Internet pioneer GORP endorses legacy channel

One of the granddaddies of Internet travel—GORP, the first of the adventure travel sites—is now or soon will be available for booking in not one but two of what some pundits have considered the dinosaurs of travel: the GDSs.
Worldspan announced last week that its travel agency customers using its Worldspan Go! platform, the GDS’s browser-based desktop product, will be able to access and book GORP’s products. GORP also is in Sabre’s Agent Explorer web-based platform, and in Sabre’s Virtually There, Sabre‘s personalized Web site product. There’s more to come; GORP is finalizing an agreement with a third GDS.
GORP, an Internet pioneer, already sells 20% of its product through travel agencies and has been since November 1999, when it acquired the American Wilderness Experience, a respected, 30-year-old adventure travel wholesaler. The GDS partnerships facilitate these bookings—but do not totally automate them. Much of the process is automated—request, confirmation and including the product in a passenger’s PNR, but, Michael Steiner, vice president of online travel for GORP, said that the process is best described semi-automated.
Such is the nature of complex—and profitable—travel products in general and, in particular, of adventure travel.
Adventure travel may be one of the most high-profile travel niche products on the Web. In one respect, adventure travel is perfect for the Web. It is a highly fragmented industry mostly made up of small operators. Two of the Web’s most attractive characteristics—its easy-to-use graphical capabilities and its power as the great aggregator—make it the perfect distribution channel for adventure travel. Yet another fact of adventure travel makes it tough to make adventure travel sales a completely online process: adventure travel may well be one of the least automated segments in travel.
Cameron Yuill, executive vice president of Viator, the technology company helping to bring these operators into major marketplaces such as the GDSs and a speaker at the PhoCusWright Internet Travel Forum at Internet World in Los Angeles in March, told the story of arriving at a supplier to integrate its systems with Viator`s—only to discover that the supplier`s `technology` was not a computer, but a Lazy Susan that staffers used for filling orders.
Clearly, adventure travel has a long way to go and probably will never be fully automated.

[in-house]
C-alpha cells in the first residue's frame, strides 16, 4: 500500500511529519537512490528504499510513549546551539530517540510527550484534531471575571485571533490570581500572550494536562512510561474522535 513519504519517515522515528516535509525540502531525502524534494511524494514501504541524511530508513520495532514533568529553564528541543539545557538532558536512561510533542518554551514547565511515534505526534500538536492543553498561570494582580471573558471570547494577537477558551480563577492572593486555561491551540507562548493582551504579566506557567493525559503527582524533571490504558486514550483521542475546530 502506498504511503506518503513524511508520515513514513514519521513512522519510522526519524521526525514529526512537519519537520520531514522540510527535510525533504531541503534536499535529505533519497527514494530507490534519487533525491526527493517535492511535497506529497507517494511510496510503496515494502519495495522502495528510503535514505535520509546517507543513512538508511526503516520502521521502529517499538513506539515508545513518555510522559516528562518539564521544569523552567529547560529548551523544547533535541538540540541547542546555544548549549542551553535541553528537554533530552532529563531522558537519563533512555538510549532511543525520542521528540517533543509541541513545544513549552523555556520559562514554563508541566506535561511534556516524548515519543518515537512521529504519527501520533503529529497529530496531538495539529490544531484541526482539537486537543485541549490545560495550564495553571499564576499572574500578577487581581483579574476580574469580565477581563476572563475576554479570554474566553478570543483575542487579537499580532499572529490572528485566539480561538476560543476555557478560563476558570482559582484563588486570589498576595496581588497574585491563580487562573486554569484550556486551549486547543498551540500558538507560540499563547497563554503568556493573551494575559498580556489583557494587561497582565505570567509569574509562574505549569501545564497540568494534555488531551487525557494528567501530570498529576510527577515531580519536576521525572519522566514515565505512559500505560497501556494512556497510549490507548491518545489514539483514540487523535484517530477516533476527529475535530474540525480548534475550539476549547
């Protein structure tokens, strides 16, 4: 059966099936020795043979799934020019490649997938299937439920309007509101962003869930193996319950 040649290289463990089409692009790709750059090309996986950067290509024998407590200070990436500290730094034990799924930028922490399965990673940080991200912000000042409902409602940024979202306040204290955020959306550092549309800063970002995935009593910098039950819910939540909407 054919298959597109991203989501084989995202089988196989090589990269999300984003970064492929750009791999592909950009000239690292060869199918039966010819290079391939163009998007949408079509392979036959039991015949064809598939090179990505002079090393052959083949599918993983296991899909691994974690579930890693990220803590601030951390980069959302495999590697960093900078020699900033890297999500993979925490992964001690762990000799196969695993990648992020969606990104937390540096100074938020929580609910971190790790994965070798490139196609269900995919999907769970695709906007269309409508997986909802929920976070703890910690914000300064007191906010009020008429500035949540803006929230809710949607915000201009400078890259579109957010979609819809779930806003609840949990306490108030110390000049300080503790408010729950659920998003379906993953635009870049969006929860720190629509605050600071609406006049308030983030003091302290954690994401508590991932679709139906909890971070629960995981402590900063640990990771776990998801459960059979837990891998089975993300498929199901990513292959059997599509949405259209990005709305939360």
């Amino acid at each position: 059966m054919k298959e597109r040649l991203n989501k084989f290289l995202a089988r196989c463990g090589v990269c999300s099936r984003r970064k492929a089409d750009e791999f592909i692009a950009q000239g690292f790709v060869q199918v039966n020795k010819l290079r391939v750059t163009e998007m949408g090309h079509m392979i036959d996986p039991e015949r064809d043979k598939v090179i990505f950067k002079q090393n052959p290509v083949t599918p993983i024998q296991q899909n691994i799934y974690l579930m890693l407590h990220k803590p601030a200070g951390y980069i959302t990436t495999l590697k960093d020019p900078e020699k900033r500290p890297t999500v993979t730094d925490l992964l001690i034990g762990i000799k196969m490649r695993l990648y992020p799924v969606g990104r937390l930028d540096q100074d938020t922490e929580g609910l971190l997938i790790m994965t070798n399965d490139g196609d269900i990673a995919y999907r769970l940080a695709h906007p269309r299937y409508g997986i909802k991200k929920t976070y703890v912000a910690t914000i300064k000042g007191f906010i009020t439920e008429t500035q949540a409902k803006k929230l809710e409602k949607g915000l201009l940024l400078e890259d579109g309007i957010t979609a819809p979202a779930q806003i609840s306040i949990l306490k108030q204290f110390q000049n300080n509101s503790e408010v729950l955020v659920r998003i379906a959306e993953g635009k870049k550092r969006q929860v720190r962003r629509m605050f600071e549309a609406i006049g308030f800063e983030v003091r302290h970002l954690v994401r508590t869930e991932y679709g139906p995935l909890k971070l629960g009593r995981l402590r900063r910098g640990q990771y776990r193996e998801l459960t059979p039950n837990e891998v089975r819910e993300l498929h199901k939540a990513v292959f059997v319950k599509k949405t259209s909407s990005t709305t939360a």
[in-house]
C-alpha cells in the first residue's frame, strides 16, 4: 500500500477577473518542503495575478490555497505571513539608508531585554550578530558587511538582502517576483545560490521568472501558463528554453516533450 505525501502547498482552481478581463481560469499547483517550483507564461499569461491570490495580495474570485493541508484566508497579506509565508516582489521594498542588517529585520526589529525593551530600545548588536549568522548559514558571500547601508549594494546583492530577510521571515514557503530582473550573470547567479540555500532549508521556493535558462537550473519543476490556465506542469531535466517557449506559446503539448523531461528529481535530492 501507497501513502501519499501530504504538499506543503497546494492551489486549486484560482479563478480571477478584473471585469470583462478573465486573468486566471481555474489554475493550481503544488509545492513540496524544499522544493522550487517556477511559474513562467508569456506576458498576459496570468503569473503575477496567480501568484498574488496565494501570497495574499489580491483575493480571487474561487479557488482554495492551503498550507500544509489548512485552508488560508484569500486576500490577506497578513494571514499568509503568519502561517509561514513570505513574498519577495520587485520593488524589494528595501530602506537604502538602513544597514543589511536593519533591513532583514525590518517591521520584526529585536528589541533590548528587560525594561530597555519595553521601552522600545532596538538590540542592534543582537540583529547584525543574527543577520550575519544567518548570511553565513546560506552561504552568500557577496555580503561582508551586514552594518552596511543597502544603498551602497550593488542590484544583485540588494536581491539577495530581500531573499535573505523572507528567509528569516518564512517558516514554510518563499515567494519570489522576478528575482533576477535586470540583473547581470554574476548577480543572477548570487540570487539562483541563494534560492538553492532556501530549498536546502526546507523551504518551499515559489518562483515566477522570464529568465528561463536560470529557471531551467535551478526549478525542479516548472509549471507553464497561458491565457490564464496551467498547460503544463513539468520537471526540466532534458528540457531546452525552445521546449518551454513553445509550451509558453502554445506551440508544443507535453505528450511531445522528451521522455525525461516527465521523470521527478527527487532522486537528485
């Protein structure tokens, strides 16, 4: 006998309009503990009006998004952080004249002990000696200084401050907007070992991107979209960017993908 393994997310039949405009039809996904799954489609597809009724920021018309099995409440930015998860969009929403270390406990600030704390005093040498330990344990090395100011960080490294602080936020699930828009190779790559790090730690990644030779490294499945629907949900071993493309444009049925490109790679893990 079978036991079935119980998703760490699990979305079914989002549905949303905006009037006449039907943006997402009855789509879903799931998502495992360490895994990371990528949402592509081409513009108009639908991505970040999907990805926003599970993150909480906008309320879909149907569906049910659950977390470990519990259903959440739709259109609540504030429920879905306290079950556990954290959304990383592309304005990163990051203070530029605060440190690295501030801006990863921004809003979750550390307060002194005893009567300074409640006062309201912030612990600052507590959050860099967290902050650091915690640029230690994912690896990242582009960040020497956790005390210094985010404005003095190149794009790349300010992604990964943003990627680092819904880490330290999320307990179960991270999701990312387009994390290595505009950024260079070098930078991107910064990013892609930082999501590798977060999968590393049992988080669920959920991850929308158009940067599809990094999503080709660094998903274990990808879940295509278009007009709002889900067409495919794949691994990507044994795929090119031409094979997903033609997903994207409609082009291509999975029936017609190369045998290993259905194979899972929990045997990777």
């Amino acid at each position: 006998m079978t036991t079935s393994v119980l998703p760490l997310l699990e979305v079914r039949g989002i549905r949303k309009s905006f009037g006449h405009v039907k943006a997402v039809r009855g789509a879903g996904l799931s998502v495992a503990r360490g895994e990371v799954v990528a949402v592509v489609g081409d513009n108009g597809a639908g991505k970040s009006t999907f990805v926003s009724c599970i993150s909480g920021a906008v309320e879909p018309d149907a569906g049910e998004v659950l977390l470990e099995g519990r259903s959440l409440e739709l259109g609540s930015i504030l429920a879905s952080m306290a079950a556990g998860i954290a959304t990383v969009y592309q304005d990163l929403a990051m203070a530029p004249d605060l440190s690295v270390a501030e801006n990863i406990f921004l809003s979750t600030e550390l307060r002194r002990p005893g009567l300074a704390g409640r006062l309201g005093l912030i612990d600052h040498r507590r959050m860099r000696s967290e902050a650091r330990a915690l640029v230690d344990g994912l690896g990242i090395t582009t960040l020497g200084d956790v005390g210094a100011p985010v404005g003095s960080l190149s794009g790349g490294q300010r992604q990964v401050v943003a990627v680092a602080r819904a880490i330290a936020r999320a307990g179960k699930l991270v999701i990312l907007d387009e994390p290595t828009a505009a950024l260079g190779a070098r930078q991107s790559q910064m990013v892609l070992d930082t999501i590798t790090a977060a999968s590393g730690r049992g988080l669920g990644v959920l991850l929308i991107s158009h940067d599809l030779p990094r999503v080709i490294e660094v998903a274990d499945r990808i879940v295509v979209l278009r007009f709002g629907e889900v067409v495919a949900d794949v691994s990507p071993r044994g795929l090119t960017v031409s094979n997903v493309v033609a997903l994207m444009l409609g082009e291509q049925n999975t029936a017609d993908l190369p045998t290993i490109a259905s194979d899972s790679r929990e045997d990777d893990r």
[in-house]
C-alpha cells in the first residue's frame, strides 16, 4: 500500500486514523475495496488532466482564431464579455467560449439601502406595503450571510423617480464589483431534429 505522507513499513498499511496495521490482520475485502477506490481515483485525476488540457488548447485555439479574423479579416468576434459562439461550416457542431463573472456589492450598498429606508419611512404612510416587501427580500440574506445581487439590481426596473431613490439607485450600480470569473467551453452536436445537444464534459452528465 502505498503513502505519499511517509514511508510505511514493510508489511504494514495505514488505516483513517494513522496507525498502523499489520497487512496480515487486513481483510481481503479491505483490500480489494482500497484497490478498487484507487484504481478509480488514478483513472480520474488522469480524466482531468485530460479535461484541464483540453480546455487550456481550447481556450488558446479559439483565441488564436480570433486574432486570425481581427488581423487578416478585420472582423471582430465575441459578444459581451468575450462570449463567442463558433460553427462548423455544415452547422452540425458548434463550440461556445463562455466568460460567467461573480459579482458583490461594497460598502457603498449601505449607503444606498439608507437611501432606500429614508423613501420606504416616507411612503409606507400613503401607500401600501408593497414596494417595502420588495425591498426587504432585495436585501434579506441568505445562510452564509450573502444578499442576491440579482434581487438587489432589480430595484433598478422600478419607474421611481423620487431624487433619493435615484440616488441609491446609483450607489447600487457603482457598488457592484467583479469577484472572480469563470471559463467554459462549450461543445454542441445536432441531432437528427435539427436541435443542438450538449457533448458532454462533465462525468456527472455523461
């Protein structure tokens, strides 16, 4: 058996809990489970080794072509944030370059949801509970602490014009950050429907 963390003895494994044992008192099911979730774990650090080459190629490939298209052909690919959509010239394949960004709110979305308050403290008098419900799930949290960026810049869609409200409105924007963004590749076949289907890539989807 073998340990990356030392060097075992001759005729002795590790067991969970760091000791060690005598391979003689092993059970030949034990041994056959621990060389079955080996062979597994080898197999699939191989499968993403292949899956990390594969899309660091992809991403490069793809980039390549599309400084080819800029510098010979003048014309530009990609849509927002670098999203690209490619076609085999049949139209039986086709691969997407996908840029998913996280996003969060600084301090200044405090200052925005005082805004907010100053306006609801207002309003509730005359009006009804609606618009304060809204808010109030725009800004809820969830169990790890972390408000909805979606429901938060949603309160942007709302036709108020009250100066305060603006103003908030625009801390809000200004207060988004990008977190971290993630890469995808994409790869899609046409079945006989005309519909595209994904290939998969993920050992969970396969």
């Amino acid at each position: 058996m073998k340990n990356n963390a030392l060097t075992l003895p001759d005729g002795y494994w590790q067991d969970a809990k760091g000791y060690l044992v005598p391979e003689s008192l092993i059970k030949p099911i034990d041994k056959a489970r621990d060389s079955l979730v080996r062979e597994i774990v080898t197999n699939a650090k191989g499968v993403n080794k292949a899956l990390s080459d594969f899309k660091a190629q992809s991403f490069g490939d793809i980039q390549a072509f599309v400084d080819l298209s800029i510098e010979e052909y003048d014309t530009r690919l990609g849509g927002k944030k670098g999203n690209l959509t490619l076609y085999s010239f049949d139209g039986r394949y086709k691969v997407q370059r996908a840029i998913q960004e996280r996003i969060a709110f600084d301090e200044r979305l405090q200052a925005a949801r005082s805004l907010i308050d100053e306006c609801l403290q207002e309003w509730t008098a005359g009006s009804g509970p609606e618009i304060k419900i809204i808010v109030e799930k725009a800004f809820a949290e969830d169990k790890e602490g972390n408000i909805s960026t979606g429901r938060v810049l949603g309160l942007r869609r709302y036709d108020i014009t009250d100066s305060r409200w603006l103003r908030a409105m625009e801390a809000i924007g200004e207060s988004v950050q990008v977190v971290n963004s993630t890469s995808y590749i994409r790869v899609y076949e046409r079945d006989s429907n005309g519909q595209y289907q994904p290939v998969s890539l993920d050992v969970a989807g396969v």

“You’re never going to get someone sitting in Spain who likes his siesta to do 24x7 sales,” Yuill said. “The big problem with complex travel is that you can’t book a lot of it real time. A lot of these are mom-and-pop operations that are not open 27x7.”
Besides that, the dynamics of putting together a customized itinerary remains a technological challenge. Bundling the pricing and various elements of any complex vacation—not just an adventure travel vacation—online is going to be a clunky process initially, according to Yuill. He expects technological advances to improve that dramatically.
The result? The human touch remains an integral part of the online adventure sales process. When it comes to online travel, the Web is a wonderful marketing, planning and client-qualifying mechanism. But major players including GORP, iExplore (which also works with travel agencies), and Adventureseek all operate call centers in which highly trained staff actually close sales or connect consumers with tour operators to close the sales. Ultimately, at least some adventure travel players are working to move much of this completely online, but it remains a distant goal.
The fact remains that adventure travel is big market with great potential. iExplore estimates that the adventure and experiential travel is a $40 to $50 billion market that is growing at rate of 10% annually. A 1997 study by the Travel Industry Association of America found that 98 million Americans had taken an adventure vacation in the past five years and anecdotal evidence suggests that those numbers are growing.
However, despite all this potential, adventure travel remains a product that, ultimately, requires a human sales force to sell it. And, clearly, some of the leading adventure travel Web sites have discovered the value of outsourcing at least some of that sales effort to traditional travel agencies. GORP is using the original e-commerce marketplace to do it: the GDSs.